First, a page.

LBJ Foundation

Along with bringing four U.S. presidents to the University, the Civil Rights Summit also brought an increase in donations to the LBJ Foundation, according to LBJ Library spokeswoman Anne Wheeler.

The LBJ Foundation is a nonprofit that supports the library and the University’s LBJ School of Public Affairs.

Wheeler said legacy memberships of the library also increased as a result of the Summit, as well as donation funds. According to Wheeler, between Feb. 1 and the beginning of the summit on April 8, memberships grew from 26 to 62. By donating $1,000 to the foundation to become a legacy member, members were able to receive two tickets to the speeches of former Presidents Bill Clinton and Jimmy Carter and gained access to all of the summit’s afternoon panels.

“The LBJ Foundation was very pleased with the support it received from the Austin community and national sponsors,” Wheeler said. “This support demonstrates the importance of recognizing the 50th anniversary of the Civil Rights Act and shows that [the library and LBJ School] present thought-provoking and bipartisan examinations of current issues, along with remembering historic events.”  

According to Wheeler, the report showing the number of monetary contributions during the summit has not been compiled yet, but the event had two $200,000 sponsors, Coca-Cola and the GM Foundation, and five $100,000 sponsors, including Google and H-E-B.

James Harris, director of Supplier Diversity for H-E-B, said that when first considering sponsoring an event, H-E-B management determines whether it represents part of the business’s core values. According to Harris, H-E-B strongly supports education and cultural celebrations of Texas.

“We supported [the summit] because of the fact that LBJ was tied into it and he was an iconic figure in the state of Texas,” Harris said. “It fit within our core given strategy.”

Along with creating positive publicity for H-E-B, advertising assistant professor Brad Love said the summit also enhanced the national image of the University.

“The University again demonstrated it can handle large, nationally significant events,” Love said. “Having an event that focuses on discussing important ideas from a range of perspectives shows the quality of thought and intellectual work that we want around here.”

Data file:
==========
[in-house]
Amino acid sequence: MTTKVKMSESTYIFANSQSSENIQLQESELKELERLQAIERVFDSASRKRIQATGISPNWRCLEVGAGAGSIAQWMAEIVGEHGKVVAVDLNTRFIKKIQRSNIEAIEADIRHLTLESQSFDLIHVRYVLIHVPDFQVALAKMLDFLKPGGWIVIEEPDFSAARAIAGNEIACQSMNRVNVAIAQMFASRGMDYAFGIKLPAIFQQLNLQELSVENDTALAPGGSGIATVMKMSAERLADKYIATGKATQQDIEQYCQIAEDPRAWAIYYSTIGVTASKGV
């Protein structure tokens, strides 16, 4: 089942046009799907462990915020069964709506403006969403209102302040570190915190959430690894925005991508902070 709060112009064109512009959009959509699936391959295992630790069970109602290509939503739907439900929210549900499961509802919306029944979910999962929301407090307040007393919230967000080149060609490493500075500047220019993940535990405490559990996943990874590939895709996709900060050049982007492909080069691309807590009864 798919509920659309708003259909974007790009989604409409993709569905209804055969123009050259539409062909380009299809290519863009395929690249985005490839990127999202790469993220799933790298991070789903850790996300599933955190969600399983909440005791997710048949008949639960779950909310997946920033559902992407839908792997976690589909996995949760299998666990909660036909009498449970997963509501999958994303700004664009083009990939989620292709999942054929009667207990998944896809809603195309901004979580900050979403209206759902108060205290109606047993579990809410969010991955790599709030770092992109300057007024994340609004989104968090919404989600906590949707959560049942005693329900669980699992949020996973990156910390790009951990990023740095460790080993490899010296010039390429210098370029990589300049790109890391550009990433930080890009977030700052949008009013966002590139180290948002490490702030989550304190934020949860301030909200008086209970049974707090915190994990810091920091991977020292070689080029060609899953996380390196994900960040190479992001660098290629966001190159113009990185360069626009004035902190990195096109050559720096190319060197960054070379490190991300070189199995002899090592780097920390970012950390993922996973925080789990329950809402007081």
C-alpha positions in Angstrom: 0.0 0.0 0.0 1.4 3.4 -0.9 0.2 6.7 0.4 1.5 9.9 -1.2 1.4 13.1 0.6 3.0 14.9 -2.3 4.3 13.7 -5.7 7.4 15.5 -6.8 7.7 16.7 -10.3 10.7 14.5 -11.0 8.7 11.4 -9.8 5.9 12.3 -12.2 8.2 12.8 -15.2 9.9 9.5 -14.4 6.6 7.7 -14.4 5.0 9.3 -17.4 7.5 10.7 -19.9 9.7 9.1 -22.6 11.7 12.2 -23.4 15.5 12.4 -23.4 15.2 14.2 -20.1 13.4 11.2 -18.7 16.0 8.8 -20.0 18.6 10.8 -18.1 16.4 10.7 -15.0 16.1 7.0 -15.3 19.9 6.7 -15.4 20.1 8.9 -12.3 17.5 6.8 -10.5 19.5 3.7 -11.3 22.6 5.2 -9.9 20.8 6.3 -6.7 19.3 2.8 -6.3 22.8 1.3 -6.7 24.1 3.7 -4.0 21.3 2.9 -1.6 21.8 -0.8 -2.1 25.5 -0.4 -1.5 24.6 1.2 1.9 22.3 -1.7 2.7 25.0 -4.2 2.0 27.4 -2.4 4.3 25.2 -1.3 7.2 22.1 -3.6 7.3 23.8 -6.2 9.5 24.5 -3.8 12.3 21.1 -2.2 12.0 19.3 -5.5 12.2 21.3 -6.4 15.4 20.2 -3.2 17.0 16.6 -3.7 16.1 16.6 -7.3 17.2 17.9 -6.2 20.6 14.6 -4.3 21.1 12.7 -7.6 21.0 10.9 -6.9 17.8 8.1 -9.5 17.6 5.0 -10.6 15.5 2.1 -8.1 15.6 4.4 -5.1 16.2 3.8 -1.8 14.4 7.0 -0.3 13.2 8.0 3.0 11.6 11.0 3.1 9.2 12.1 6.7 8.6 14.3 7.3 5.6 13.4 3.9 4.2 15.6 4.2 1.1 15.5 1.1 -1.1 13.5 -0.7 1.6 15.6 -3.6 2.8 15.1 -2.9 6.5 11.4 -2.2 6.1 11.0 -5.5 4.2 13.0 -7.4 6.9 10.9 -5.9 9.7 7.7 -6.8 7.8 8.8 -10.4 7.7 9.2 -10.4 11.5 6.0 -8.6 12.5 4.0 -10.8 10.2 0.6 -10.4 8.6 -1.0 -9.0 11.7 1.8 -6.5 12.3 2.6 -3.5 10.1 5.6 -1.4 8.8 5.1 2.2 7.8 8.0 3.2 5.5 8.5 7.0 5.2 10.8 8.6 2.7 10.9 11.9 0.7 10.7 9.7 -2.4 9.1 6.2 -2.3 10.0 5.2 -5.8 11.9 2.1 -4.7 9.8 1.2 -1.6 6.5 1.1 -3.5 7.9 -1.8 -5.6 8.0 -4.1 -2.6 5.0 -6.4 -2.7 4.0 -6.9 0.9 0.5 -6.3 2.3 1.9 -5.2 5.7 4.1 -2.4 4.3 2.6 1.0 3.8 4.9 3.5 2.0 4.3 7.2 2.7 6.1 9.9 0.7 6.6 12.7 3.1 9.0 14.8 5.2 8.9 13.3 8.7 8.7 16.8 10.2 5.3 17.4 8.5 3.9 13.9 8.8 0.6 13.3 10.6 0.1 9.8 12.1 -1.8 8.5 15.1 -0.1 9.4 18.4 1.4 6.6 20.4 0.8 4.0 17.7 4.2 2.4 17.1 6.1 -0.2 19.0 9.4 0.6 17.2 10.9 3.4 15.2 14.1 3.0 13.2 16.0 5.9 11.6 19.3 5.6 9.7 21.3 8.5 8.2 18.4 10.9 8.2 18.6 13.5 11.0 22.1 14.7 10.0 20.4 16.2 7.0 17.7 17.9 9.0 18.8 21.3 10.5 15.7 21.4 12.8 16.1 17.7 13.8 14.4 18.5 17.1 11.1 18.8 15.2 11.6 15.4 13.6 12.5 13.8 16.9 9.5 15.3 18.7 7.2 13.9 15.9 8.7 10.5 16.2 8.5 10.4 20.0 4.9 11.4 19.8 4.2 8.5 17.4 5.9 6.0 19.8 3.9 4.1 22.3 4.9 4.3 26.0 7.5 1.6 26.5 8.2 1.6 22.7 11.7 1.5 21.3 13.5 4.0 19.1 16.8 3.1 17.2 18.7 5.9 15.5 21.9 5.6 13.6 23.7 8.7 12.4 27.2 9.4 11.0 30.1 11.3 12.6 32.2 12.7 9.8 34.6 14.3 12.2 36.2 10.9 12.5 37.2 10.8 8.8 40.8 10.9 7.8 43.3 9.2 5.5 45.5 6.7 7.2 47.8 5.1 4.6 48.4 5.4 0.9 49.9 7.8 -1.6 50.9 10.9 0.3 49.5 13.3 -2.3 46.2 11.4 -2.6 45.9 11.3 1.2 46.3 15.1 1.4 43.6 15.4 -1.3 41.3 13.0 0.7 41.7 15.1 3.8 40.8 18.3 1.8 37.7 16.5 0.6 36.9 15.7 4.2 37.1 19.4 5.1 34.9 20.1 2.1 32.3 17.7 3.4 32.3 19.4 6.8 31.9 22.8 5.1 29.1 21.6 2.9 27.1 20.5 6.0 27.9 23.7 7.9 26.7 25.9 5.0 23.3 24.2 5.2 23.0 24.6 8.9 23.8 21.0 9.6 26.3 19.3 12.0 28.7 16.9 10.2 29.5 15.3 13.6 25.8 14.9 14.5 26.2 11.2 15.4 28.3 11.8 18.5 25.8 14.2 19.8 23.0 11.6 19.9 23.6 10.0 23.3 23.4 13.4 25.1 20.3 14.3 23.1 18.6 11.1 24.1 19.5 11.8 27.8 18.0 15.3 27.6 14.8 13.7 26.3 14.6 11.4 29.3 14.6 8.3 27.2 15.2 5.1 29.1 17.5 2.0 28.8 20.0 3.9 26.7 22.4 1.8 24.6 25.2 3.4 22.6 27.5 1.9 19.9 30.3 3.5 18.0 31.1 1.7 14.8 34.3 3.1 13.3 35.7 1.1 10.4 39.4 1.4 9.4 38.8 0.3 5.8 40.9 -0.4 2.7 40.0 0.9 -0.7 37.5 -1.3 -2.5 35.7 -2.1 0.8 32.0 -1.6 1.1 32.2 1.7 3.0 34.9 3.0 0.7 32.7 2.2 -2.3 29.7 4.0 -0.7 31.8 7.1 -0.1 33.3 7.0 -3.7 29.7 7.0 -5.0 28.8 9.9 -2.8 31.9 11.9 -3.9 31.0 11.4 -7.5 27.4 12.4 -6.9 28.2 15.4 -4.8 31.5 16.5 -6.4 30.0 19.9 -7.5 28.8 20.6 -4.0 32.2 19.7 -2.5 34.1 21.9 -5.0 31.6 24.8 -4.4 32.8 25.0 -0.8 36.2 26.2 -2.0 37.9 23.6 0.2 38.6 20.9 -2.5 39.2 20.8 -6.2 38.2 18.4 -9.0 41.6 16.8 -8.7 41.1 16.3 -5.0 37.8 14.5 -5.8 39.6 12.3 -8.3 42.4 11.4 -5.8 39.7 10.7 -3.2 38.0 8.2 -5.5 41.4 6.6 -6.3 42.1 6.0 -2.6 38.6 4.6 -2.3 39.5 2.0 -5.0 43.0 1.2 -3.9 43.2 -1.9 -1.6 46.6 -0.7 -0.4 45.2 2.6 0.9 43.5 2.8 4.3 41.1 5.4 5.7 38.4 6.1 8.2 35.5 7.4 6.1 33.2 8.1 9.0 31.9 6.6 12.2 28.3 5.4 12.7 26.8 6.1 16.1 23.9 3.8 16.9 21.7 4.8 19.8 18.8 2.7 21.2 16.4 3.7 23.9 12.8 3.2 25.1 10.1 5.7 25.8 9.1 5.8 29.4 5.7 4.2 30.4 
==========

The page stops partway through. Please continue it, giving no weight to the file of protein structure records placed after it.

Photo Credit: Jonathan Garza | Daily Texan Staff

Click here for full coverage of the second day of the Civil Rights Summit.

Updated: (8:26 p.m.) For the full story on former President Jimmy Carter's conversation with LBJ Library Director Mark Updegrove at the Civil Rights Summit, click here.

Updated: (7:47 p.m.) Former President Jimmy Carter said there are still racial and women’s rights issues the United States needs to address in a conversation at the Civil Rights Summit on Tuesday.

According to Carter, sexual abuse is major problem not only in the countries around the world that he and the Carter Center work with, but also in universities in the U.S.

“In this country, we are not above—I hate to say condemnation—but we are not hove reproach,” Carter said. “The number one place for sexual abuse is the United States universities.”

Carter also said segregation still exists, especially in public schools in the Deep South.

“We still have gross disparity between black and white people on employment [and] the quality of public education,” Carter said. “A lot of so-called segregation academies were founded so white people could send their kids to a very segregated school.”

—Alyssa Mahoney